MICHIGAN – The DNR stocked just under 2.9 million walleye fingerlings in more than 75 bodies of water located throughout Michigan this spring and so far this summer.
Walleye ponds are a critical component of the DNR’s coolwater fisheries management and have been used extensively since the mid-1970s. Almost 20 walleye ponds located throughout Michigan were used this year, and some rely heavily on the support of local sportsmen organizations. These organizations assist with the ponds’ finances and supply volunteers to help with fertilization, pond maintenance and fish harvest.
Eggs were taken from adult walleye from the Muskegon River and Little Bay de Noc and hatched at Thompson, Wolf Lake and Platte River state fish hatcheries. A few days after hatching, the walleye were moved from the state fish hatcheries to local walleye ponds and reared for 50 to 60 days feeding on tiny aquatic animals called zooplankton. The fingerlings were then stocked in public waters when they reached 1.5 – 2 inches long. These fish will grow to legal size in three to five years.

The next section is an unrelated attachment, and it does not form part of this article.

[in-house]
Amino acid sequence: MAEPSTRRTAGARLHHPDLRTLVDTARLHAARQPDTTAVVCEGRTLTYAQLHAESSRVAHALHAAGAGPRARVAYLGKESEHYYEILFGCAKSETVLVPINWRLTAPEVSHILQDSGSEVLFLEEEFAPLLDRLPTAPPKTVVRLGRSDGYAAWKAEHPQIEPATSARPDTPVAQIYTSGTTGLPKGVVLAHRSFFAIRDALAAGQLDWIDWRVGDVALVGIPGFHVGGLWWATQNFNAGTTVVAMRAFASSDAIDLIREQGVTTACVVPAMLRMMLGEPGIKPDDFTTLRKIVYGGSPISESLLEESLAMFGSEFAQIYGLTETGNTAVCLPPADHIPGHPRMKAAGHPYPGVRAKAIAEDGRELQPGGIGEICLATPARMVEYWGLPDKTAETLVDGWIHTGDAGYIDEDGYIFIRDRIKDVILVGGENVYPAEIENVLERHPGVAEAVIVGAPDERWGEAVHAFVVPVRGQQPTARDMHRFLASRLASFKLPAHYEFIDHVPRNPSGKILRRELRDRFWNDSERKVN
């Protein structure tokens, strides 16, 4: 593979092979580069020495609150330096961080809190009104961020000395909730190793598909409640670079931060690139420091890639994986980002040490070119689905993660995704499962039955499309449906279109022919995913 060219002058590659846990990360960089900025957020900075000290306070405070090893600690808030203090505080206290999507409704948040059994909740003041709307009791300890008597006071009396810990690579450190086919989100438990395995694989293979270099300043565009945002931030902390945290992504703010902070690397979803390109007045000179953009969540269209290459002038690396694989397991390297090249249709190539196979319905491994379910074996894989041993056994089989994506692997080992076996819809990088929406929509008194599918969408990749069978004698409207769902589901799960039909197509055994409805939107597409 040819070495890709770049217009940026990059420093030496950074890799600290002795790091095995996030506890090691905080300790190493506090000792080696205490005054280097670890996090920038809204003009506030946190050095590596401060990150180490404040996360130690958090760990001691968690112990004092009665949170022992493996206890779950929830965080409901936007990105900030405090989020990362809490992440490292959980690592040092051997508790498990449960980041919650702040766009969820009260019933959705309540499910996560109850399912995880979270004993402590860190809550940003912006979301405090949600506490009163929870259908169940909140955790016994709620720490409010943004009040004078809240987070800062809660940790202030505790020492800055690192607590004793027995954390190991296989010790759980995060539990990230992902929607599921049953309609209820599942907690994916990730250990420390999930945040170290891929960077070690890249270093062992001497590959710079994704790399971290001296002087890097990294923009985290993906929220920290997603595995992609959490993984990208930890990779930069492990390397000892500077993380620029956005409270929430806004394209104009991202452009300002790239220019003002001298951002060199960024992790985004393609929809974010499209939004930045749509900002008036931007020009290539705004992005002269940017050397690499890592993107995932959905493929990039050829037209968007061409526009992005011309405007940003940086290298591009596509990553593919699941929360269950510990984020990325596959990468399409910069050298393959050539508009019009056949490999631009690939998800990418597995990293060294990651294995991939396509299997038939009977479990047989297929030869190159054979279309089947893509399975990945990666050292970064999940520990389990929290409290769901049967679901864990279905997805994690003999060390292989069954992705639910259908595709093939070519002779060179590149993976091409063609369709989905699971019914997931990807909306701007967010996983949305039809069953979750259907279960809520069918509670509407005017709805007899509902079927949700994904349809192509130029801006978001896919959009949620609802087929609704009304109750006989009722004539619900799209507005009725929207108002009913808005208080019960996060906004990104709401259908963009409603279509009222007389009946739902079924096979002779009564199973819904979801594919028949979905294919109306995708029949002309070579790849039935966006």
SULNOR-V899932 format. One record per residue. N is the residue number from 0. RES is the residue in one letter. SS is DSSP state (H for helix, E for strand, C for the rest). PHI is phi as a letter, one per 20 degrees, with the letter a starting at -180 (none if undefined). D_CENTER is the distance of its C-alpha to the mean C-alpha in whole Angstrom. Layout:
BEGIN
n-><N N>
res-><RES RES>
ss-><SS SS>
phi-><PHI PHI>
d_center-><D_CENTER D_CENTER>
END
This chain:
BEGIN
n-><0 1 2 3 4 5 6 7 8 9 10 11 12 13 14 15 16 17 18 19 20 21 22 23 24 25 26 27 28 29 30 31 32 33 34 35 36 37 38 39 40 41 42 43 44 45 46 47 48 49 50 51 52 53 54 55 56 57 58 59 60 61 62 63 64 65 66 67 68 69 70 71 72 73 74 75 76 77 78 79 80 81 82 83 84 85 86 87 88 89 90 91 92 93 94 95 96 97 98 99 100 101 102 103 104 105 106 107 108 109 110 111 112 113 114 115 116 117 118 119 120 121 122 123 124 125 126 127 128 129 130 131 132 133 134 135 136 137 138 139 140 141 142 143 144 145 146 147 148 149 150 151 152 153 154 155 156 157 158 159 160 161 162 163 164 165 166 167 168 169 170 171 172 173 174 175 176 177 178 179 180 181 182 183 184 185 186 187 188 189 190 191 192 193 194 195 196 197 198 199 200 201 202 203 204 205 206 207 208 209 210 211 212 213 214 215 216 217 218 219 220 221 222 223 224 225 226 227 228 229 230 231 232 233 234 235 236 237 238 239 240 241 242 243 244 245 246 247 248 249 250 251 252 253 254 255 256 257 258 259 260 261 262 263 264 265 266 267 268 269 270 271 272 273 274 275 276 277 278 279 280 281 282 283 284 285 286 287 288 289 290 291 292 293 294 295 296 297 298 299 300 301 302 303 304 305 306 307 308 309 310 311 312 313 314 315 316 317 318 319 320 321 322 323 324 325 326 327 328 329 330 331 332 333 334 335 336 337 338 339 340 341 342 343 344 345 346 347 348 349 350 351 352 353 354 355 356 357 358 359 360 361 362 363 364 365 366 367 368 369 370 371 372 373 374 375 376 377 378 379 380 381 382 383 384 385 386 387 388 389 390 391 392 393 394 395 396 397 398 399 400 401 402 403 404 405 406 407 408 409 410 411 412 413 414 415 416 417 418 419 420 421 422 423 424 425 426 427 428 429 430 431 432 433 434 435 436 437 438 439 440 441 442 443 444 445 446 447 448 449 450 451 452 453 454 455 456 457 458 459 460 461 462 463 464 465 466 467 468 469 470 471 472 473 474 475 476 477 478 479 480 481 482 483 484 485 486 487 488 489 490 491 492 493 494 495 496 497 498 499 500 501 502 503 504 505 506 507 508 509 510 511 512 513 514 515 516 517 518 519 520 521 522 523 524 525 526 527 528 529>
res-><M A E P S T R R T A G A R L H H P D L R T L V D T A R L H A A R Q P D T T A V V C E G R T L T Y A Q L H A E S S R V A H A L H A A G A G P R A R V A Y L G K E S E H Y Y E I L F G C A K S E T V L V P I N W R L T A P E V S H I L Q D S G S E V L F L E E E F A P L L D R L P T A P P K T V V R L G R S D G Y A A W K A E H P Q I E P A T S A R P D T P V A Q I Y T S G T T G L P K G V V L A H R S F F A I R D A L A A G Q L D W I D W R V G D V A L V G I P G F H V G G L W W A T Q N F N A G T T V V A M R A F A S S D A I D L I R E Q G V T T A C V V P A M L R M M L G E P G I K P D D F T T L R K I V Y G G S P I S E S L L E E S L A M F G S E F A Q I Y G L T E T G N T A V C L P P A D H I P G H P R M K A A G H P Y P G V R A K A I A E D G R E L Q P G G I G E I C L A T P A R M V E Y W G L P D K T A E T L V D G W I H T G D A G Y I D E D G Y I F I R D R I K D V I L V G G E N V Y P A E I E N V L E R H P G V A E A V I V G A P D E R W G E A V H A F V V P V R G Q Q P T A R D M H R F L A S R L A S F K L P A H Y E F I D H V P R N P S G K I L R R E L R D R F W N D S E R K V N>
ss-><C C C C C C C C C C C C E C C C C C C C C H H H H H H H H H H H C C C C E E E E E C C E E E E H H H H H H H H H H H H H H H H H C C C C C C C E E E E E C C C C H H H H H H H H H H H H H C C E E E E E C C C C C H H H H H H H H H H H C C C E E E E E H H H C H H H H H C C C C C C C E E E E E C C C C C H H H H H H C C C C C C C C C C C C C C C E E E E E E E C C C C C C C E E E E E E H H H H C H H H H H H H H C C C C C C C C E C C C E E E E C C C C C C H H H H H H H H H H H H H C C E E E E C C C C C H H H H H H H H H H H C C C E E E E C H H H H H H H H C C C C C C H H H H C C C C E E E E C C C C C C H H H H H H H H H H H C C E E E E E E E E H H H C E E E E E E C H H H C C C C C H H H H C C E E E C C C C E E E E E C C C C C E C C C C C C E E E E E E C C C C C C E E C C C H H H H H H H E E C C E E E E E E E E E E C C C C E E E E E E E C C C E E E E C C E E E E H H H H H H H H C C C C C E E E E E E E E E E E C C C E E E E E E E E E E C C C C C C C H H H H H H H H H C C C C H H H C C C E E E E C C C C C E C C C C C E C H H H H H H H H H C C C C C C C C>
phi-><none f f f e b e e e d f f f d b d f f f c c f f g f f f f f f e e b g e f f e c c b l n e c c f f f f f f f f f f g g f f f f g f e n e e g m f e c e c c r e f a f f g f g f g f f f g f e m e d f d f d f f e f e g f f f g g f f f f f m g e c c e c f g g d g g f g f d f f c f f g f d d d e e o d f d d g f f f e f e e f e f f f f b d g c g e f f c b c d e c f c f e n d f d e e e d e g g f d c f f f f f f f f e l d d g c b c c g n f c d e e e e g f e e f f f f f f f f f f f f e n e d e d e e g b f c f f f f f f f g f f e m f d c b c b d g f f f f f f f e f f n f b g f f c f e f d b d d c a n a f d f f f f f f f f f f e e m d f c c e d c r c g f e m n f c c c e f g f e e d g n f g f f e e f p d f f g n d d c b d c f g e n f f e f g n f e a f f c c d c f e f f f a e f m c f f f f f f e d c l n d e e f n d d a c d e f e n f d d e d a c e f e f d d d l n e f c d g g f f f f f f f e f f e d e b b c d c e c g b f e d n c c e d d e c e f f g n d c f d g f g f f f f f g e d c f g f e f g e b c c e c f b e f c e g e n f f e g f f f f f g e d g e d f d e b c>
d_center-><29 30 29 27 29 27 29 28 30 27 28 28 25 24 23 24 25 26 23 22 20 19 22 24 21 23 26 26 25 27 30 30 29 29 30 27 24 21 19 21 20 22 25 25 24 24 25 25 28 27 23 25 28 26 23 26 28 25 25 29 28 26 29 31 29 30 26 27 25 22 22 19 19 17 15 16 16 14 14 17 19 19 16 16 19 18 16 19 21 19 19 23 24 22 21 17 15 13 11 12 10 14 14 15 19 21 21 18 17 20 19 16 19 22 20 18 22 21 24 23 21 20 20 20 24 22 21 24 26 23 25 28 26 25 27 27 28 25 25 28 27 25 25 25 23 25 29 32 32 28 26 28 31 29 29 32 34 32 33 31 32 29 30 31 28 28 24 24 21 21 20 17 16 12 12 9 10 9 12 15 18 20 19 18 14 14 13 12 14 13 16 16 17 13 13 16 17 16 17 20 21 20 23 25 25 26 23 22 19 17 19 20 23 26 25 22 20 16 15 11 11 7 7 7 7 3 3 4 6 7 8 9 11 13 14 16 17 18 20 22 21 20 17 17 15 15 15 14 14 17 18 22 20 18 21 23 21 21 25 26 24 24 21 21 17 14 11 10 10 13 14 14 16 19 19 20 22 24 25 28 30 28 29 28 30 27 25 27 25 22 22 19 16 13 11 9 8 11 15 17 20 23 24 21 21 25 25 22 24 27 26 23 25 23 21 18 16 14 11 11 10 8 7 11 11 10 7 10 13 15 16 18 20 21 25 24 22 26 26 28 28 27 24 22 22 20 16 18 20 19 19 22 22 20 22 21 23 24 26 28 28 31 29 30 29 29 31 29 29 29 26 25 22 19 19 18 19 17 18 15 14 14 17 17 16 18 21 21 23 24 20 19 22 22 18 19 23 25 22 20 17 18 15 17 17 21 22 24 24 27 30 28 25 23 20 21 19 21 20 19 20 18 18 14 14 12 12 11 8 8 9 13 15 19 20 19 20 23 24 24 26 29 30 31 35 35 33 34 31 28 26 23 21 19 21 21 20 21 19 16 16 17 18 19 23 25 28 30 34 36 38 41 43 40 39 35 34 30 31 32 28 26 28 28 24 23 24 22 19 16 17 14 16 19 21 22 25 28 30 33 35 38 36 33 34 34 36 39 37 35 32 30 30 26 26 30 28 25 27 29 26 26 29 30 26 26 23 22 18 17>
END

“The many local angling groups that join us in rearing and stocking walleye are extremely valuable,” said Ed Eisch, the DNR’s fish production manager. “These annual efforts allow us to greatly enhance the world-class fishing opportunities available in Michigan.”
This year’s pond harvest was especially important due to the cancelation of the 2020 harvest because of the COVID-19 pandemic.
To find out if walleye were stocked in your favorite fishing spot, visit the DNR’s fish stocking database at MichiganDNR.com/FishStock.
Learn more about how the DNR manages fisheries for current and future generations by visiting Michigan.gov/Fishing.